action, but also trying to avoid being among crowds of people. Feeling like Iím
hauling too much stuff around on one hand, and then wishing I had this or that
at other times. Enjoying the direct non-hesitative style of the Europeans, but
sometimes annoyed when I get cut in line at the grocery store or ATM. I prefer
the roadways of France to those in the US because of the graceful curves, nice
road quality and very few traffic lights, but find the unfamiliar signage harder
to follow at times. I also prefer most driving habits of the French compared to
those of the US, except it seems far more acceptable to tailgate in France.
Since I know Iím not the most adventurous
eater, Iíve also avoided the French cuisine almost entirely so far. I wonít eat
fish or mushrooms, and tend to like pretty simple foods. I know the French food
looks pretty fussed over, and I think more than anything Iíd prefer not to
insult anyone by turning my nose up at something theyíve fussed over because of
my own peculiar tastes. Iíve been hitting the grocery store for picnic style
foods. You can almost always tell exactly what youíre buying at the marchť. I
usually get one chance in the morning before I get to my tour spot. Since the
weather often scorches, any cheese, chocolate or cold drink you get in the
morning will be nice and cooked by afternoon when youíre really ready for
snacking. At least I donít feel like such a savage now that I have my official
picnic blanket. I know its not quite as civilized as the folding picnic tables
or chairs most folks have, but its better than eating in the back seat of the
As Iím writing this, I receive and eat some of
my first prepared French meal aside from the 2 pizzas Iíve had here in Grenoble
and other small snacks here and there. Since my mobility is limited somewhat I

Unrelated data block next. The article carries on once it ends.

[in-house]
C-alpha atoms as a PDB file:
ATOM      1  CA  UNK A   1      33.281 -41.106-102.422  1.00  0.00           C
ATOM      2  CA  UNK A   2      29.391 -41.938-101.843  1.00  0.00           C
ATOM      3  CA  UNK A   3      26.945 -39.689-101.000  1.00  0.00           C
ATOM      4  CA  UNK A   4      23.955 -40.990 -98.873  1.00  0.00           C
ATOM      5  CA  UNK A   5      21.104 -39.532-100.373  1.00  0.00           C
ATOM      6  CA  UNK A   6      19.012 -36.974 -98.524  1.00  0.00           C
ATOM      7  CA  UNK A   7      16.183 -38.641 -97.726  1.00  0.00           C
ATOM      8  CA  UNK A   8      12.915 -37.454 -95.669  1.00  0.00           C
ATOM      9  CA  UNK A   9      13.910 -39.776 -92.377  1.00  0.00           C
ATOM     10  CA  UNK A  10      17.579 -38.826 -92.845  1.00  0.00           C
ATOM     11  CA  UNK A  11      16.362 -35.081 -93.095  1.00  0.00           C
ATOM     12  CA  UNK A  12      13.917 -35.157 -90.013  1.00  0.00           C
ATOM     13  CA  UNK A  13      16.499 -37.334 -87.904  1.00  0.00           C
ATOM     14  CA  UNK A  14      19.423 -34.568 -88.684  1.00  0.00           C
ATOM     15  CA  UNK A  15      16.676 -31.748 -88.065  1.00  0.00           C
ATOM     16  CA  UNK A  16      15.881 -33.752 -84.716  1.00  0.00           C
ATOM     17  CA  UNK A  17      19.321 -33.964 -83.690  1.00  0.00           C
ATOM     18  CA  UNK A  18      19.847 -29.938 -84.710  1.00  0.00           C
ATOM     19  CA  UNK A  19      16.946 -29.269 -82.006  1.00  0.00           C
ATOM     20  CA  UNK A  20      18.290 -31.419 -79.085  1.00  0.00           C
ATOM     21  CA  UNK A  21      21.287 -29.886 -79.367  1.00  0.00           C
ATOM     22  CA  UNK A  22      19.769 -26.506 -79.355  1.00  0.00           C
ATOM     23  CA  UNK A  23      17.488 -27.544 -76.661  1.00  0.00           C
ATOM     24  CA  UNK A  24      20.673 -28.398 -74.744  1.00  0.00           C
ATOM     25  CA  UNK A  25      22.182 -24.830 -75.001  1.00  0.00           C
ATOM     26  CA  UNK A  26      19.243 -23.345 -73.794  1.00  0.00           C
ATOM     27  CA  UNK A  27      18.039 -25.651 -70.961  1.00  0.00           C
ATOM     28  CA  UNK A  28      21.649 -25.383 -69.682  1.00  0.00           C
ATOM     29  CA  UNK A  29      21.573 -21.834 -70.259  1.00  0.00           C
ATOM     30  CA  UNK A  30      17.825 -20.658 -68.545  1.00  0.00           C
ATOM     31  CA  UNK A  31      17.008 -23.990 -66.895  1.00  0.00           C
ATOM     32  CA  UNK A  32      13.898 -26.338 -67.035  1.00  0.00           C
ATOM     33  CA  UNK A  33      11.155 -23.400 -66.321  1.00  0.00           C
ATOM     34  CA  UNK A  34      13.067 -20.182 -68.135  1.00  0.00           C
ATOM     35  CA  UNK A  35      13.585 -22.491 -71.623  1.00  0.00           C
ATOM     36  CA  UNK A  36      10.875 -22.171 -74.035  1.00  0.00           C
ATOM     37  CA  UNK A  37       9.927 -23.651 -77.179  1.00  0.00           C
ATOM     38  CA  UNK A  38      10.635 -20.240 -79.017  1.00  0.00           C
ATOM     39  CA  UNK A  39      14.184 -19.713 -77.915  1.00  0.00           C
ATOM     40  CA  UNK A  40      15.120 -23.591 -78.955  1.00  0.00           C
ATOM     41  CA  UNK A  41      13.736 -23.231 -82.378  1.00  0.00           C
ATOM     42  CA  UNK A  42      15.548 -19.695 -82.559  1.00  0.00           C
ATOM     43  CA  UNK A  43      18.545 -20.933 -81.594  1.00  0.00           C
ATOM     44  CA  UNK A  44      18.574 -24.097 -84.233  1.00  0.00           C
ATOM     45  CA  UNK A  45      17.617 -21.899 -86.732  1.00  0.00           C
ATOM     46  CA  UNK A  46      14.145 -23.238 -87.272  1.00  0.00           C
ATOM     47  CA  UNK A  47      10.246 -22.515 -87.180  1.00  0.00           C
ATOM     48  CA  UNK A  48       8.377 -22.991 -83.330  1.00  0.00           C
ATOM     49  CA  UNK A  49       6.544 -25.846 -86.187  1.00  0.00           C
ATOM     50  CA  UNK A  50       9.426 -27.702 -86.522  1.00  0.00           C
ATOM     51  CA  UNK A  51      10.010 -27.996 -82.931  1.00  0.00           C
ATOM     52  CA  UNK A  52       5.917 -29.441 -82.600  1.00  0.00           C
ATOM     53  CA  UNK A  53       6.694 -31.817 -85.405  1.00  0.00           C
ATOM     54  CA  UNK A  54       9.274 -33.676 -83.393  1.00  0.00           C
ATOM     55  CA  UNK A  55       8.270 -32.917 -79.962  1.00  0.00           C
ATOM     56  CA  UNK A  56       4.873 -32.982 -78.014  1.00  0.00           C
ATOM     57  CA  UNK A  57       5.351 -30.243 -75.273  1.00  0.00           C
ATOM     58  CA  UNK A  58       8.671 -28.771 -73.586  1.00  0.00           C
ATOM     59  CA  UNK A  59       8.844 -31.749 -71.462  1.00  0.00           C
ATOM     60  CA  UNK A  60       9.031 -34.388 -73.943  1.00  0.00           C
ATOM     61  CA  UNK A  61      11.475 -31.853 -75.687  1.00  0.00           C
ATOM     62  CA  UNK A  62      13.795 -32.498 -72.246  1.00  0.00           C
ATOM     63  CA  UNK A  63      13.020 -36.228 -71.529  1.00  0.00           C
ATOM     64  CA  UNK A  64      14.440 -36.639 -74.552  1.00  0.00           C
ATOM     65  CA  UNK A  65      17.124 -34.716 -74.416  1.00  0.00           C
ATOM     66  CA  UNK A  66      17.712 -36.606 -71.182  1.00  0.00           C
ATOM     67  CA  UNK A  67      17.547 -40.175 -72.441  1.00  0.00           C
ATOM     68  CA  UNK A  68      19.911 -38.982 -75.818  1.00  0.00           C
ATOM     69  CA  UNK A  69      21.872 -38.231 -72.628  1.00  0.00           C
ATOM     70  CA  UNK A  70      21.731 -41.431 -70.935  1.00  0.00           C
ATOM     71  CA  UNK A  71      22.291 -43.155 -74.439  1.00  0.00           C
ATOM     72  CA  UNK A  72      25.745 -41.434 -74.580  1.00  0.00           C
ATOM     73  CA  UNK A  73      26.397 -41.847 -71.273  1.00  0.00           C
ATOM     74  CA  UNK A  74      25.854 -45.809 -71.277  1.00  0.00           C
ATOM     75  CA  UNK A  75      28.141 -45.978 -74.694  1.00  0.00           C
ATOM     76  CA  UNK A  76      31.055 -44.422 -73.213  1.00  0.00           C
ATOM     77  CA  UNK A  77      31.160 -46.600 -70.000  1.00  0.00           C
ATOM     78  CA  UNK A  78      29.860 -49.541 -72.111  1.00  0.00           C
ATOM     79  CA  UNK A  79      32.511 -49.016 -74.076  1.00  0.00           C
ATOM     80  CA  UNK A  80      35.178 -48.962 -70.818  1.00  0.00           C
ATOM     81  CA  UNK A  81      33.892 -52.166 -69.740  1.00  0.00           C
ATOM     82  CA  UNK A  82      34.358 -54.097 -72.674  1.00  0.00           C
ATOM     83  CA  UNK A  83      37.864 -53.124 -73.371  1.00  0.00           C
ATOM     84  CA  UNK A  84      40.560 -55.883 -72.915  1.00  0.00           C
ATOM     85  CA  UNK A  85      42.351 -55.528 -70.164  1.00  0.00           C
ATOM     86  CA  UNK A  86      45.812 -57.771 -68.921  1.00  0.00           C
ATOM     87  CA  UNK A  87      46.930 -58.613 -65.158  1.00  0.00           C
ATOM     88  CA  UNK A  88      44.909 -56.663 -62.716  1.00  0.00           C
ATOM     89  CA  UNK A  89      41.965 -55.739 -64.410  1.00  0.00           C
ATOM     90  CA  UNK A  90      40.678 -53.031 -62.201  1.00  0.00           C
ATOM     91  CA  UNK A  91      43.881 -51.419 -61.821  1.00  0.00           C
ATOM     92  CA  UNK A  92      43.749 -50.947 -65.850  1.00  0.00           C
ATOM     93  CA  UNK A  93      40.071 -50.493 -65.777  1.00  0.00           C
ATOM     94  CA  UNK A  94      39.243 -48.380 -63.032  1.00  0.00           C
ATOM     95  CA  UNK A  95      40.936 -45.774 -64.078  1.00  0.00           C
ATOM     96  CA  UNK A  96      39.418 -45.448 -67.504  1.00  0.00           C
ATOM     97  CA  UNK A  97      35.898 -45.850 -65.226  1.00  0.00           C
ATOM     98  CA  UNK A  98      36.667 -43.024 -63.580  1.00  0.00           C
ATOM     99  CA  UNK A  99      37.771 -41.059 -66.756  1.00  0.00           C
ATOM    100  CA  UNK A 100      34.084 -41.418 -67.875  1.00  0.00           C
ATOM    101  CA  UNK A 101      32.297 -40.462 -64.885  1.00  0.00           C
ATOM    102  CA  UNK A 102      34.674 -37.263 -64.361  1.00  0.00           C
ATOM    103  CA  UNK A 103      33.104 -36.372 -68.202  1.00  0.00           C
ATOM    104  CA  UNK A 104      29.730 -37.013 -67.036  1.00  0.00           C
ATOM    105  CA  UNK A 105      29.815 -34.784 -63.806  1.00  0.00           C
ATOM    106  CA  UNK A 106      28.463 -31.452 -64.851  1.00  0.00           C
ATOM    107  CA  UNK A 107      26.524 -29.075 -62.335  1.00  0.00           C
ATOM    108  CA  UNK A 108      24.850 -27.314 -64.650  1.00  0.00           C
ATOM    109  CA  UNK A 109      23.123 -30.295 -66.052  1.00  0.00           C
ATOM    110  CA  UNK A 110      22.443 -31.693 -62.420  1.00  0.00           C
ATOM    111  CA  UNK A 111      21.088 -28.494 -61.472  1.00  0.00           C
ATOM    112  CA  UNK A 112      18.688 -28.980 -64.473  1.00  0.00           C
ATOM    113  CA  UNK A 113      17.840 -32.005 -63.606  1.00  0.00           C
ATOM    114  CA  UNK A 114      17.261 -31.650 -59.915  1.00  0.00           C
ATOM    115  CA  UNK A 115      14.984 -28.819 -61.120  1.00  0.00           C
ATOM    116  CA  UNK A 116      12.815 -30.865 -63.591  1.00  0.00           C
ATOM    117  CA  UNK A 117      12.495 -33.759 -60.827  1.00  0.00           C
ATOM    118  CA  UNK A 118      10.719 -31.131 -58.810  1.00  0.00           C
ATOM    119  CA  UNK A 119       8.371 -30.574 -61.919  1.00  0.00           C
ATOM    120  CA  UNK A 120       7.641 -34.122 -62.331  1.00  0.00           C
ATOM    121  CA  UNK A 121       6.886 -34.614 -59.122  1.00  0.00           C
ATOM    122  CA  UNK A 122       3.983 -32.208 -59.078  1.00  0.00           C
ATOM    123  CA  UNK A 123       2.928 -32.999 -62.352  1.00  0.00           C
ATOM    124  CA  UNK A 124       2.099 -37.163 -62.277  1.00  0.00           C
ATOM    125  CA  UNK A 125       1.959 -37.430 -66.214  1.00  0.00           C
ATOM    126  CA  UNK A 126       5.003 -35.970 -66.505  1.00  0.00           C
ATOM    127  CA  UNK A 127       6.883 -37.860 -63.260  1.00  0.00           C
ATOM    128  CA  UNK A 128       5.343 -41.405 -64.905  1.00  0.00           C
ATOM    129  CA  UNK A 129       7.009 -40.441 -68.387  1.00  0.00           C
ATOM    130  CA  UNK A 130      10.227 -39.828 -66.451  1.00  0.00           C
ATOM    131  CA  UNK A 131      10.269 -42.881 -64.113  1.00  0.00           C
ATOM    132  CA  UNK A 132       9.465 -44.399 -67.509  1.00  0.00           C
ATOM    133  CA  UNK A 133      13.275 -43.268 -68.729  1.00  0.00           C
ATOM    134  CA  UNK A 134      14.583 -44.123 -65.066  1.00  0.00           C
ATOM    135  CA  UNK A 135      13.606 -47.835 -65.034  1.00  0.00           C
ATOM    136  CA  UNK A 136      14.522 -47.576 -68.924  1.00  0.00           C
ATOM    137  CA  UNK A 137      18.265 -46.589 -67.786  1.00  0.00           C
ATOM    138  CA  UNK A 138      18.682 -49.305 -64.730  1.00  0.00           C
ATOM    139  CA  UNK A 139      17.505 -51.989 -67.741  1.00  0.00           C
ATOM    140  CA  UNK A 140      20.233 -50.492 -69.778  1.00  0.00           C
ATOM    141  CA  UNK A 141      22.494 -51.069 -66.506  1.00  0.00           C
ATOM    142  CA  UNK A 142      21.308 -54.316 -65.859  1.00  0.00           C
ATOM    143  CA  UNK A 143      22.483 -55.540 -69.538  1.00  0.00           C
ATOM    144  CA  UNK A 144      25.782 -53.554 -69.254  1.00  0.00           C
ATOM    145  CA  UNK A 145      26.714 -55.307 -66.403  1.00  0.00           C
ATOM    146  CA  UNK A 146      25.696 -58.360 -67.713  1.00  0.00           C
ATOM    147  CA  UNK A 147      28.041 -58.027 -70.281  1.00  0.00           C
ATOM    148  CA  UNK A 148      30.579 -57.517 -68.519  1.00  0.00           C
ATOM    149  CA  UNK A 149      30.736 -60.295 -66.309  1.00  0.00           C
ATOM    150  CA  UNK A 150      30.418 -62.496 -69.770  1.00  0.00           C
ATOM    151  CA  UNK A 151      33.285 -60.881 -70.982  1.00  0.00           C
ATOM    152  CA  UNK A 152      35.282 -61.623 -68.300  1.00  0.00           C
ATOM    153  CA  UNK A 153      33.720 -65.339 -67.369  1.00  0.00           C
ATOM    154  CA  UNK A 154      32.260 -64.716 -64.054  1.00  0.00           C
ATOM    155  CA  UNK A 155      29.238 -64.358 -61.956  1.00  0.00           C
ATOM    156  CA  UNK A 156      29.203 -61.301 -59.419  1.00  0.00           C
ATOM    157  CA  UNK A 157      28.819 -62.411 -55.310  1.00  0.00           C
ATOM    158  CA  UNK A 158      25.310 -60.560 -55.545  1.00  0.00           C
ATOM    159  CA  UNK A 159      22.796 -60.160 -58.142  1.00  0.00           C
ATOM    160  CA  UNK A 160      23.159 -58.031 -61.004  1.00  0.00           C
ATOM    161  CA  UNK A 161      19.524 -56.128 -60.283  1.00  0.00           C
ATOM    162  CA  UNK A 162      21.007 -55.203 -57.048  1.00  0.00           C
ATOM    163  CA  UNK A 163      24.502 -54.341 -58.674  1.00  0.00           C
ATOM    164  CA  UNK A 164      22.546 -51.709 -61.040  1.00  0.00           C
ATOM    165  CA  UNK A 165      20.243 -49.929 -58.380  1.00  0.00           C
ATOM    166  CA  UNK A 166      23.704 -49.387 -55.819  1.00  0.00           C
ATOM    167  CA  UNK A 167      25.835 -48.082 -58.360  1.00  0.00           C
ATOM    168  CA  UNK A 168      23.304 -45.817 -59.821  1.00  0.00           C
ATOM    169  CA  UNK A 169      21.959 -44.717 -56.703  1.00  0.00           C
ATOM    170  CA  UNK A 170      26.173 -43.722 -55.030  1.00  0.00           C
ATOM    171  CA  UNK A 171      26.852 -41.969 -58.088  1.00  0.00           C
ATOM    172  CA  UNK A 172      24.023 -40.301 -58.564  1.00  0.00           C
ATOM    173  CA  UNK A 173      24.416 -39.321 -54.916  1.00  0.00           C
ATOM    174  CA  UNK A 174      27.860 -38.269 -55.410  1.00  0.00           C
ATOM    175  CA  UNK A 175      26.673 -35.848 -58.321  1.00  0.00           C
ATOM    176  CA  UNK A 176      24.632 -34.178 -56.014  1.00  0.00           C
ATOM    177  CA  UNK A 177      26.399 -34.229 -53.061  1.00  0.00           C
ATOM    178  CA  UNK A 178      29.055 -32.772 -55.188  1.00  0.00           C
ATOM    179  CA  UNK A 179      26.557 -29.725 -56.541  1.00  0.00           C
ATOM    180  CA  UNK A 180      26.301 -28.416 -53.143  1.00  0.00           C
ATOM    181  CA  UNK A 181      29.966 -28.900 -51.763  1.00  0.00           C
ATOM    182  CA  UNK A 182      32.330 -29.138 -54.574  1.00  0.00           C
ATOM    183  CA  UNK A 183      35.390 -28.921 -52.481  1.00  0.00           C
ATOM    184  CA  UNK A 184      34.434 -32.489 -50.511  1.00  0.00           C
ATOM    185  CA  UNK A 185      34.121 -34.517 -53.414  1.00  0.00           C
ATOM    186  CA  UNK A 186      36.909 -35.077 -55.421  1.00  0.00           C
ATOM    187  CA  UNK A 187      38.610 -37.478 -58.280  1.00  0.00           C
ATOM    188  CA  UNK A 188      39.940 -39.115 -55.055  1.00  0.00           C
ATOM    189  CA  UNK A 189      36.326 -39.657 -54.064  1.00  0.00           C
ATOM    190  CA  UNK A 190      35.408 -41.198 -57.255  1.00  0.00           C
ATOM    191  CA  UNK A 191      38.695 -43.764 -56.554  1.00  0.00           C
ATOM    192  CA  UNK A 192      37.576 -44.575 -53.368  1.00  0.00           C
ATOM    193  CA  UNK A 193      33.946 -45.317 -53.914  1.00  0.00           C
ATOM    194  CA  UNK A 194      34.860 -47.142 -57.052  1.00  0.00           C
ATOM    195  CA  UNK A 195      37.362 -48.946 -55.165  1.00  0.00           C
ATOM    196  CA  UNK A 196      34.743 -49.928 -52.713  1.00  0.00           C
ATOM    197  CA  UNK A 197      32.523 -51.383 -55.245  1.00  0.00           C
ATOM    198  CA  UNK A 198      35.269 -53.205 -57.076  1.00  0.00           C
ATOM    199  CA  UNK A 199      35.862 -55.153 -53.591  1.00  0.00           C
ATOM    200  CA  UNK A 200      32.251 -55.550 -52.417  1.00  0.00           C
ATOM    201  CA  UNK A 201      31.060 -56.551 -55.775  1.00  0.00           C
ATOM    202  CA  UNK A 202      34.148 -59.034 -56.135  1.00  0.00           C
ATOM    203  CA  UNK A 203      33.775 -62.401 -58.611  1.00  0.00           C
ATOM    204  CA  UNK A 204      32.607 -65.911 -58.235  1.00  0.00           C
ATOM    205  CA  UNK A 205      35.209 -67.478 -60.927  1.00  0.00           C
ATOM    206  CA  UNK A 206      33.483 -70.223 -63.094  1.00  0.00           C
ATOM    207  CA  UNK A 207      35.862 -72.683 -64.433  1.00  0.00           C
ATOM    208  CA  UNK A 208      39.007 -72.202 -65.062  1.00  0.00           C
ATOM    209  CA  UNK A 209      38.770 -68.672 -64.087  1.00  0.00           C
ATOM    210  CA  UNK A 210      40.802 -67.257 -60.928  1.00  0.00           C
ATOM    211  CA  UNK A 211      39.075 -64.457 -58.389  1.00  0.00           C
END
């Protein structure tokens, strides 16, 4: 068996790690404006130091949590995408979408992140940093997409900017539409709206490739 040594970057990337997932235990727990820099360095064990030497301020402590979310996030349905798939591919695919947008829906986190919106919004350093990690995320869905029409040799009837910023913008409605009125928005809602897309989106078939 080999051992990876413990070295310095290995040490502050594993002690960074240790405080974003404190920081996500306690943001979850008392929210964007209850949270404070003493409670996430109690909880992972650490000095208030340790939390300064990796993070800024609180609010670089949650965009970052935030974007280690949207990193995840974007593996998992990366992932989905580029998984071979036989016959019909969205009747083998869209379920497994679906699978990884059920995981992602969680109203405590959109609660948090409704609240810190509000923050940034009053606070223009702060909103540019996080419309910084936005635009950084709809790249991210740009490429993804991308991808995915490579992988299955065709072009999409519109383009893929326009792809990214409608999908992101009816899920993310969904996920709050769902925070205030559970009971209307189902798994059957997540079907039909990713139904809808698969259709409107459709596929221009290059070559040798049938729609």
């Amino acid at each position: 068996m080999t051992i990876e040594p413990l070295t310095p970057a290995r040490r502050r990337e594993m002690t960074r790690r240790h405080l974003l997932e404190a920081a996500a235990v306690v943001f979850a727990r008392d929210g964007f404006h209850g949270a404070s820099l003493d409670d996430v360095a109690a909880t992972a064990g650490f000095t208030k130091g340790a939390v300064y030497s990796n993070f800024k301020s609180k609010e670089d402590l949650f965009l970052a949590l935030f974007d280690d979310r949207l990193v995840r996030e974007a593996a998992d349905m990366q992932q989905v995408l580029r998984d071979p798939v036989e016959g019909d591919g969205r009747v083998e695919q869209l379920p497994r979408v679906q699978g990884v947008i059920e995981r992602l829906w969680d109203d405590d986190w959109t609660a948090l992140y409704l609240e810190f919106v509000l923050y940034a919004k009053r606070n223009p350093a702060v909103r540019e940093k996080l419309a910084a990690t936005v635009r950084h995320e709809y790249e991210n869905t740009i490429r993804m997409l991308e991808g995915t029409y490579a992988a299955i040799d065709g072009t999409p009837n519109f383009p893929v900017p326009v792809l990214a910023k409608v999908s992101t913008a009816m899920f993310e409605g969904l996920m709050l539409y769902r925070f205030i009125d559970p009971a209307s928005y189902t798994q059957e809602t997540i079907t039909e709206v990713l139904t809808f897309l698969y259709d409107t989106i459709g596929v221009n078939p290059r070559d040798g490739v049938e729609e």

decide to order room service. I ask if they will serve pizza, but no pizza, so I
ask what him what they have. He immediately starts talking about fish, so I ask
for no fish, and once he understands no fish, he suggests a salad. I think he
even called it a ďbig saladĒ. I heard him say there would be some pork on it,
which I thought would be good too, and if it was bad I could just pull it off
anyway. It showed up to my room pretty quickly, and the salad was mostly meat
slices, arranged in a visually appealing manner. Of the 4 varieties of meats, I
felt 2 were suitable and ate all of those two: one slice of salty ham and three
slices of salami. I ate the tiny bit of lettuce that was under the meat slices
and the miniature pickles. I tried a small sample of one of the other meats but
had no trouble realizing it was not something I wanted any more of and the last
variety was not even appealing enough to me to warrant a try. Luckily since I
was in the privacy of my own room, I was not embarrassed to smell and closely
examine the items before tasting.
Since my next hotel has a ďmandatory dinnerĒ
Iím glad that I now at least have a partial French meal experience under my
belt. Perhaps I should use my French for Travelers book to form a cryptic
statement about a special diet which forbids things like hanged hare, brains,
and other strange organs and fish and mushrooms...
Click here to
view last year's journal and photos